I often catch myself journaling rather than doing the harder, more concentrated form of writing that finished, published works demand, and that I set out to do in the notebooks. Or the tasks and dependencies that I need to track in order to make progress, whether that’s at work or in my personal life.

And this is where the problem with notebooks is. My notebooks are everything-notebooks. This means that I can’t and don’t review them enough. I don’t go back to them. They’re “write-only.”

When I do visit my old entries I can often literally not read what I’ve written days before, since my handwriting is so bad. Or I read the words on the page but they are dead to me, either the spirit of them, the thing that caused me to want to write them, their meaning, or the personal obligations therein. But why would I need to call Bob about another yard sign, I think to myself, or spend “at least 5 minutes upside down with heart below legs”.  Who’s Bob?

Notebooks get valuable when you review them. We need review in our lives. Of our written works and everything. But how do we do that, when the words and the spirit in the notebooks are dead? Deader than things you read off the printer tray, even. Double-dead because you can see that they are your words and your obligations to self, but you can’t even recognize that self.

For me, one answer has emerged. It’s a thing I do to enliven my words, to re-participate in them. During the reading and not just the writing. I use a second color pen in my notebooks as part of a regular review process. Once a week, every few days. It gets me back into the spirit in which these words were written, into the things I thought were important. It helps me highlight and process, and pulls me back in in a way that has genuinely put my own best self back in front of me.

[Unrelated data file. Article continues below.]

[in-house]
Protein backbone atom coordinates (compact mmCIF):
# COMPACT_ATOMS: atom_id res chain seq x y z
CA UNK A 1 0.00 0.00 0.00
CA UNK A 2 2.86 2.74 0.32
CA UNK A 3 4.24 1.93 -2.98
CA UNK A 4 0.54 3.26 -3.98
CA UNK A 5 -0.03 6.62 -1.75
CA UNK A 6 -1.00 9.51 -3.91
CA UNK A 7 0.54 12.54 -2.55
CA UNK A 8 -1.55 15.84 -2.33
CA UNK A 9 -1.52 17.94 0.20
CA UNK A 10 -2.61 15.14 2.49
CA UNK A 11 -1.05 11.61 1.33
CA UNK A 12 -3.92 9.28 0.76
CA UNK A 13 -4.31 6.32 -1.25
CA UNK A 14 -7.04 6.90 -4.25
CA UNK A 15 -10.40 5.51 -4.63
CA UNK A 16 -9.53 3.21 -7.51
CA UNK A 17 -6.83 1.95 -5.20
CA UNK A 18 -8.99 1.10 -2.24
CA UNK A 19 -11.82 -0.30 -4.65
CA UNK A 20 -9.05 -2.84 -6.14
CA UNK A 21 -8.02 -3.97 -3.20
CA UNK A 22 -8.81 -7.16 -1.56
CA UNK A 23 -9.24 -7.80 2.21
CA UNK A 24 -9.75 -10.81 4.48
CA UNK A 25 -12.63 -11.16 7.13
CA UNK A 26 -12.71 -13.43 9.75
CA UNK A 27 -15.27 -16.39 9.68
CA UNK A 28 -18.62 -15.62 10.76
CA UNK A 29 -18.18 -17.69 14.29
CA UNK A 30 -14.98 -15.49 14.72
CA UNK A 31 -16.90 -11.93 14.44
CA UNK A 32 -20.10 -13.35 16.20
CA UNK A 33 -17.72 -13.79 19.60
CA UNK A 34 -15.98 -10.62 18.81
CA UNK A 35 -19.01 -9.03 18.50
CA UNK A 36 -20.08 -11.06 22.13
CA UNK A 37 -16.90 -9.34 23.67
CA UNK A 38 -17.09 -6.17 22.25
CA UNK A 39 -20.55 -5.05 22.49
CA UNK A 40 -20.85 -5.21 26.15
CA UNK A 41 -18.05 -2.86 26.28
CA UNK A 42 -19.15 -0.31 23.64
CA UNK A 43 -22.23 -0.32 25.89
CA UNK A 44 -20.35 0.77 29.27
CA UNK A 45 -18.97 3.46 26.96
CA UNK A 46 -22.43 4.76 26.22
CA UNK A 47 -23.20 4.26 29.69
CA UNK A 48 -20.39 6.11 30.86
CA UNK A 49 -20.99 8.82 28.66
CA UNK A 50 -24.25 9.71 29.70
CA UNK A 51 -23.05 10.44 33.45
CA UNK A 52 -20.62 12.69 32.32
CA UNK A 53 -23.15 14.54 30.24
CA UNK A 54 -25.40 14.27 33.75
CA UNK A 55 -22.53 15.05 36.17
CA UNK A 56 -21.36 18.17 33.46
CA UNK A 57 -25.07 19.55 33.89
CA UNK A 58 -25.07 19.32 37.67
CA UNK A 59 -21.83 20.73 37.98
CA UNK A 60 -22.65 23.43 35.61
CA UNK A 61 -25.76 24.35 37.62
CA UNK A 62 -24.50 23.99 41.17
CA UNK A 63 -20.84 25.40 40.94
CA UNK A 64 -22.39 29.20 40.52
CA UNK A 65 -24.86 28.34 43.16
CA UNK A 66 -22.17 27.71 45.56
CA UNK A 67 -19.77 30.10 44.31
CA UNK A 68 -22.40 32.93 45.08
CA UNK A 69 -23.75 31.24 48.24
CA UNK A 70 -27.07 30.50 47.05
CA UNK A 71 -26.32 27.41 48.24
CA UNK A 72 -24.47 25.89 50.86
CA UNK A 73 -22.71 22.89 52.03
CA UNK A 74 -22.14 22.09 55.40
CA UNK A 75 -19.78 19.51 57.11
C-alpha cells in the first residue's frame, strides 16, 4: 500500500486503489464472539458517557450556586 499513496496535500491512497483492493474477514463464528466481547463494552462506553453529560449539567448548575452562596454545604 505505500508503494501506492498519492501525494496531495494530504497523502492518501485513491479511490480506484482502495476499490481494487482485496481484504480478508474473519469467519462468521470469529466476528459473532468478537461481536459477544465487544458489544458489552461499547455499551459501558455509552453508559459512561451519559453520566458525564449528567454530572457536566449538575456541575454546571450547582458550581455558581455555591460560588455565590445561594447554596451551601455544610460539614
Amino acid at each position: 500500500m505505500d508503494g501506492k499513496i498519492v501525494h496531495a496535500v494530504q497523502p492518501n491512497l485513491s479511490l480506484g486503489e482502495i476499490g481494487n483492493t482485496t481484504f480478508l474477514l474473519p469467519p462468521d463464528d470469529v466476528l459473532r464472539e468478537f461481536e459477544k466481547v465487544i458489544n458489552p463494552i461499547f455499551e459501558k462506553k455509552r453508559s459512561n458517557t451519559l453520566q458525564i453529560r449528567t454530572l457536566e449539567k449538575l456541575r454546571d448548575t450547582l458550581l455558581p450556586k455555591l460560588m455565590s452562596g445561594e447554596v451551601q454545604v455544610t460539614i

Interactive review on the cheap!

Two colored pens. For me it’s often black and then red. But not always. I write with my Pilot Precise V5 pen in a dotted graph hardcover journal, and I review and doodle in red, or in teal or some other very different color

The two-colored-pen review:

  1. Highlights, of course. Reminds me.
  2. Categorizes or calls out things in an area, like music or personal health, for grouping and scanning
  3. Doodles, just to light the page up again, to touch the written word, mark the trail. Makes it more fun to review a third time, or a fourth
  4. Provides status, like with little red checks that show progress

The hand-written word, as much as I’ve cherished it, as much of my life as I’ve given to it, is fading for me. I sense it may be fading for all of us. Fading in the blue glare of screens and scrolls, videos and loops and epic fails. And yet I don’t want to delegate all my writing and tracking to the screen. I believe in the pleasures and advantages of handwriting. And so this way to make the notebook more interactive but not more screen-like, to put more value into it by valuing it with review, has been a really big one for me.